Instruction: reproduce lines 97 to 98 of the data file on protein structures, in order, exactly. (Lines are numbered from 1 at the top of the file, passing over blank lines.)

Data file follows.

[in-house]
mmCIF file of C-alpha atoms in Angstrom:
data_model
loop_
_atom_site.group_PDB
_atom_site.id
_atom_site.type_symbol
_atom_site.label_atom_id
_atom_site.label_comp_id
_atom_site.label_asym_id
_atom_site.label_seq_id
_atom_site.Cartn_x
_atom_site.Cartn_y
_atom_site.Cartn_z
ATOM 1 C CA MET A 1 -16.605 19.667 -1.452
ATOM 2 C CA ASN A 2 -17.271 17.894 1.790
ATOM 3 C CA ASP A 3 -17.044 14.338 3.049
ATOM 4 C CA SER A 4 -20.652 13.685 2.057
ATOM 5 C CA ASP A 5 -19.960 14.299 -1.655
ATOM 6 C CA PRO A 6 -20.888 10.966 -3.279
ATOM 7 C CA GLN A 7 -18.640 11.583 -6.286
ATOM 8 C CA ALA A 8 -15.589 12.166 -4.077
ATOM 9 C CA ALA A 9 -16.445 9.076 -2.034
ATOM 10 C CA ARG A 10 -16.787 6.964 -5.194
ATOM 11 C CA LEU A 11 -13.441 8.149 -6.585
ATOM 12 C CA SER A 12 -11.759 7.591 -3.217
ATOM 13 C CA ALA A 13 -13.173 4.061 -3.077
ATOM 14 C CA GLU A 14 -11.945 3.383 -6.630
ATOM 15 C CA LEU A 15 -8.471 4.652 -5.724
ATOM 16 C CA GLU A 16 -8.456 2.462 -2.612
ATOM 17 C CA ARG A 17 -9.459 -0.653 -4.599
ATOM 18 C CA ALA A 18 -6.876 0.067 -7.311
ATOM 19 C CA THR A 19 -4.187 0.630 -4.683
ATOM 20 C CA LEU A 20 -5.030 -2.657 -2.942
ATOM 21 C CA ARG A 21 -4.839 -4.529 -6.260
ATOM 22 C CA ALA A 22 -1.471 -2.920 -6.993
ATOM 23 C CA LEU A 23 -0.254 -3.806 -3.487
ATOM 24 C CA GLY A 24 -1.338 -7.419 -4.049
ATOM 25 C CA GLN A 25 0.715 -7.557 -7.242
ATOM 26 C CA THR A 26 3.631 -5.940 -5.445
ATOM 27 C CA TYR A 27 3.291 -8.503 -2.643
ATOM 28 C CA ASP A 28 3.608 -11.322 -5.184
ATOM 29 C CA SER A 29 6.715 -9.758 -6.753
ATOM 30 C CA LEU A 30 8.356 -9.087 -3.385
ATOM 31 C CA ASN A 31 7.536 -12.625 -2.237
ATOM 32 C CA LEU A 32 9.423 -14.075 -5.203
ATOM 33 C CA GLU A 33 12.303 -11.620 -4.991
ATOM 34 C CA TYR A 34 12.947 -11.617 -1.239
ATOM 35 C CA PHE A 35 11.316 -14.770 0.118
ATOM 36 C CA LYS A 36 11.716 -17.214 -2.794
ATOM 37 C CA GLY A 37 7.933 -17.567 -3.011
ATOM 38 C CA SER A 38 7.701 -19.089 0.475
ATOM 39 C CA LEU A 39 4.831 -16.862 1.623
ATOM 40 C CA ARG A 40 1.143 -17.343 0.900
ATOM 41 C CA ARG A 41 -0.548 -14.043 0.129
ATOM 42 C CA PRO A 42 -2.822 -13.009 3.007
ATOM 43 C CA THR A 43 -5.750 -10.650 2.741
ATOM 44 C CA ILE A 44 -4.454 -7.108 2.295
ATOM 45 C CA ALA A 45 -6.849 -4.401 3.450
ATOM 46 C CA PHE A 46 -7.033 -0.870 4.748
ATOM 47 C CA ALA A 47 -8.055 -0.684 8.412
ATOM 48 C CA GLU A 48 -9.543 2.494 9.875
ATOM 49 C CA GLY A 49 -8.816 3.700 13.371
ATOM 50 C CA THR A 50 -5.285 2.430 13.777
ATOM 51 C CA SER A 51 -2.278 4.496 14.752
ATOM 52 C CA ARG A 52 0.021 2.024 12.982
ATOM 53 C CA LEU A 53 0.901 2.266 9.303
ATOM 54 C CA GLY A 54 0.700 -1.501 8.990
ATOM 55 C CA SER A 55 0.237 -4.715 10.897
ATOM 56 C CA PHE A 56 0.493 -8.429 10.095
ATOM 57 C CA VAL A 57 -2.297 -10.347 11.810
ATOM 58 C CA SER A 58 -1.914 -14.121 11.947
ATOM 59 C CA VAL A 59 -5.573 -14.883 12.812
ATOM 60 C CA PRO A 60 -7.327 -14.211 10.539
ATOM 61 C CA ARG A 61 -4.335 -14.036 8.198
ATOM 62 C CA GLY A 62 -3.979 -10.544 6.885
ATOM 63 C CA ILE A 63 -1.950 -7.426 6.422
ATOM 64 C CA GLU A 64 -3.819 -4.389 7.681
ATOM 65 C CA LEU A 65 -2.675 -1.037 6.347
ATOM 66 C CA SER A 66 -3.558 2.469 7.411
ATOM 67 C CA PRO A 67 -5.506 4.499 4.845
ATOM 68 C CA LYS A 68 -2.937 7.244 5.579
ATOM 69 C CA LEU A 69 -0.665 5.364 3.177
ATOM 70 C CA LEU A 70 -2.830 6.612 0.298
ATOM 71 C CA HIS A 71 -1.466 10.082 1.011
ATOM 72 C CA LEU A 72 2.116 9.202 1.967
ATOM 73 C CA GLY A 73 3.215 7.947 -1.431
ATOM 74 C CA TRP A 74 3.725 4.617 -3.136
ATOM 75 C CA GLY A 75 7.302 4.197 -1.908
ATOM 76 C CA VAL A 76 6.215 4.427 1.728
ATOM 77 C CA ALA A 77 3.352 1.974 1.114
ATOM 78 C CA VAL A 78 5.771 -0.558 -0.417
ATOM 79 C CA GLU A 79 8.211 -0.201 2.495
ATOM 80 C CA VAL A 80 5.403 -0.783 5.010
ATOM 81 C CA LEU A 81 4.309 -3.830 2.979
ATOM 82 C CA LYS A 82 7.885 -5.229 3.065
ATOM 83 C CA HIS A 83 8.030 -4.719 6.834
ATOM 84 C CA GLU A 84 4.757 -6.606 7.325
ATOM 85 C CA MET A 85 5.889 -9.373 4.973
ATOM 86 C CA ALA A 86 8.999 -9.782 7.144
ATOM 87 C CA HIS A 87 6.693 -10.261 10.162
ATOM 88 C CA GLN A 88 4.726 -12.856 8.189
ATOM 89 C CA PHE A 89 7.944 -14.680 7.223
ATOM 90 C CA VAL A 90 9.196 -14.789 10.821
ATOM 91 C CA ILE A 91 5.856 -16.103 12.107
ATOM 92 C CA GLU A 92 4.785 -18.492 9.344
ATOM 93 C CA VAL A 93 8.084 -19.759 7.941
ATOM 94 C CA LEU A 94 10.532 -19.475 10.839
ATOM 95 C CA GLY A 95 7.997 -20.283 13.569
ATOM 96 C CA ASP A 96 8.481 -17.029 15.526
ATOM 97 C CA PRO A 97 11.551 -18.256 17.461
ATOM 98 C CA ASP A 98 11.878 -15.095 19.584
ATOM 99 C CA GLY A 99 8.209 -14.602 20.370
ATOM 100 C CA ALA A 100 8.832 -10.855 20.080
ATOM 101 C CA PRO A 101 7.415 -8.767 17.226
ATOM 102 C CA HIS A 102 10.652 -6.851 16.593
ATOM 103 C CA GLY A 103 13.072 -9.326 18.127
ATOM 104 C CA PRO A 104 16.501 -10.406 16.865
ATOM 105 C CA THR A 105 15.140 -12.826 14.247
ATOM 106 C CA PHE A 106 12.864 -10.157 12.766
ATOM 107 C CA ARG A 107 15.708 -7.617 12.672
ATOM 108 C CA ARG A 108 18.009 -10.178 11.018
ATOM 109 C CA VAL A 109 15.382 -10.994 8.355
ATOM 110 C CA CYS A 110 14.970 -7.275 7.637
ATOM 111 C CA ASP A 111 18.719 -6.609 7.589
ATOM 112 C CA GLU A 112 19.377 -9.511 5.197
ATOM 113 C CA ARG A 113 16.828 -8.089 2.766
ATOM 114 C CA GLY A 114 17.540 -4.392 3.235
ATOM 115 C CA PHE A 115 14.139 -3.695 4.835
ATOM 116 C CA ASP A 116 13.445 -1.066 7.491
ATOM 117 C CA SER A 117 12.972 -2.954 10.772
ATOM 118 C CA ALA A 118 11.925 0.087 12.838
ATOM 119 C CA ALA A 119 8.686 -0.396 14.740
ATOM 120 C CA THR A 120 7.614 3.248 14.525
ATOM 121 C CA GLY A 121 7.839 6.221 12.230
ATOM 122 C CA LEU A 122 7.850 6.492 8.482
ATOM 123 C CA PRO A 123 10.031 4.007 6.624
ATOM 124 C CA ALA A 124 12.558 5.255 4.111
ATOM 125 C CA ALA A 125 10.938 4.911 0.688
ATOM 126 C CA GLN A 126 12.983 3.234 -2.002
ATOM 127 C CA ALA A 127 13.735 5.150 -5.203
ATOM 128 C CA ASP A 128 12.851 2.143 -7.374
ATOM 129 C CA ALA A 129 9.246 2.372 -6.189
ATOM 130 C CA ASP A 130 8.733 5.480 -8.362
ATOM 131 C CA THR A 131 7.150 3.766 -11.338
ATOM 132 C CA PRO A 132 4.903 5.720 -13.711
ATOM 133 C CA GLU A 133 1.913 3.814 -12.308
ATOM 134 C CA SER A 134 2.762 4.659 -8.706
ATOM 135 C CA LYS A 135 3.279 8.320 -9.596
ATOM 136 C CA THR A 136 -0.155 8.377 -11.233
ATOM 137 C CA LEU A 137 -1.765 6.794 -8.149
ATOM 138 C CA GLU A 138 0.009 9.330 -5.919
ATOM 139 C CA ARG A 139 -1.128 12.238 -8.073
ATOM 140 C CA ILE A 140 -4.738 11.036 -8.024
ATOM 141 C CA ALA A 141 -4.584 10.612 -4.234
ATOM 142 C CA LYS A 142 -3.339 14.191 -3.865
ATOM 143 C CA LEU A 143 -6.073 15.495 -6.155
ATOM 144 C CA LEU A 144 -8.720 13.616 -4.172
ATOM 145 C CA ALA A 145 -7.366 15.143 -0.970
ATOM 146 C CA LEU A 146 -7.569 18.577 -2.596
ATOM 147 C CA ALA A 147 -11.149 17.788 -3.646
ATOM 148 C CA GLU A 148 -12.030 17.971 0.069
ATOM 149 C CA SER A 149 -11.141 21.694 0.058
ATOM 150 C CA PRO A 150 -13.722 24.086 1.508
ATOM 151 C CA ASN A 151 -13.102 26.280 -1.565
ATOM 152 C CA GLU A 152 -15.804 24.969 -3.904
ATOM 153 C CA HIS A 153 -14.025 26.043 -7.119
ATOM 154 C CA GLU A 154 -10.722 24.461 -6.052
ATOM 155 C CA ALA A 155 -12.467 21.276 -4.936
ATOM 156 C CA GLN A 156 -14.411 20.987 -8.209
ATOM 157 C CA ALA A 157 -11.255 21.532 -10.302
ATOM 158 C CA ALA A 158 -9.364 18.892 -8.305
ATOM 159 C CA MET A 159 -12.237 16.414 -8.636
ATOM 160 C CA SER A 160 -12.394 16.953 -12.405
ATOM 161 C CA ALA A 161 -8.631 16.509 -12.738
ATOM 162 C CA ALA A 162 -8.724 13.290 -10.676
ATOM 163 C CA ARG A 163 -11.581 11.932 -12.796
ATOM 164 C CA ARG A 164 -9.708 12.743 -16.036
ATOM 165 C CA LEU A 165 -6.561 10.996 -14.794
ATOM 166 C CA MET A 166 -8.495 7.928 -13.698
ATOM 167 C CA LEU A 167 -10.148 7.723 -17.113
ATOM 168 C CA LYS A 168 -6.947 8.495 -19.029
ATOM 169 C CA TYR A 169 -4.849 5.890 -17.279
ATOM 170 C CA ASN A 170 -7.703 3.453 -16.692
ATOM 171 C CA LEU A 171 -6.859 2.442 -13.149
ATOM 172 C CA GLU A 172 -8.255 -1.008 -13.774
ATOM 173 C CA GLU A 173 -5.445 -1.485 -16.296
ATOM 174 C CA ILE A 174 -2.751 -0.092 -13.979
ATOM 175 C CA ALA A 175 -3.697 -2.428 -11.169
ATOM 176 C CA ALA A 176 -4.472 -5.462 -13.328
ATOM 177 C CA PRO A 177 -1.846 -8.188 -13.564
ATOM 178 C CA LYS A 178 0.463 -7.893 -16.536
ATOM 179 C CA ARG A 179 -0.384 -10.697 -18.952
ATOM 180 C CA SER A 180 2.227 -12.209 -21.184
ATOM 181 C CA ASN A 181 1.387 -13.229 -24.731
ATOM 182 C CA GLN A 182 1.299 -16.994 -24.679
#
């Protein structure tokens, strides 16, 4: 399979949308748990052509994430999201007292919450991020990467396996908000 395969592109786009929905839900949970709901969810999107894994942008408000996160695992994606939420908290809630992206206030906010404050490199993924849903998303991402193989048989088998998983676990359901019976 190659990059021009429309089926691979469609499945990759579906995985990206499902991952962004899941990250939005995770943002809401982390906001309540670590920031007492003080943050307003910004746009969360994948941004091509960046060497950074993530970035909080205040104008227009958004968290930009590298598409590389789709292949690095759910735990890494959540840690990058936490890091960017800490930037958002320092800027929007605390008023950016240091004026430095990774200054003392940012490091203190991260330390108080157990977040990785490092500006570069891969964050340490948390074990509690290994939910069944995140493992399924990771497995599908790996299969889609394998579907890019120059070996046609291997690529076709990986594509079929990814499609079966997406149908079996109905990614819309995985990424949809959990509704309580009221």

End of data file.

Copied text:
ATOM 83 C CA HIS A 83 8.030 -4.719 6.834
ATOM 84 C CA GLU A 84 4.757 -6.606 7.325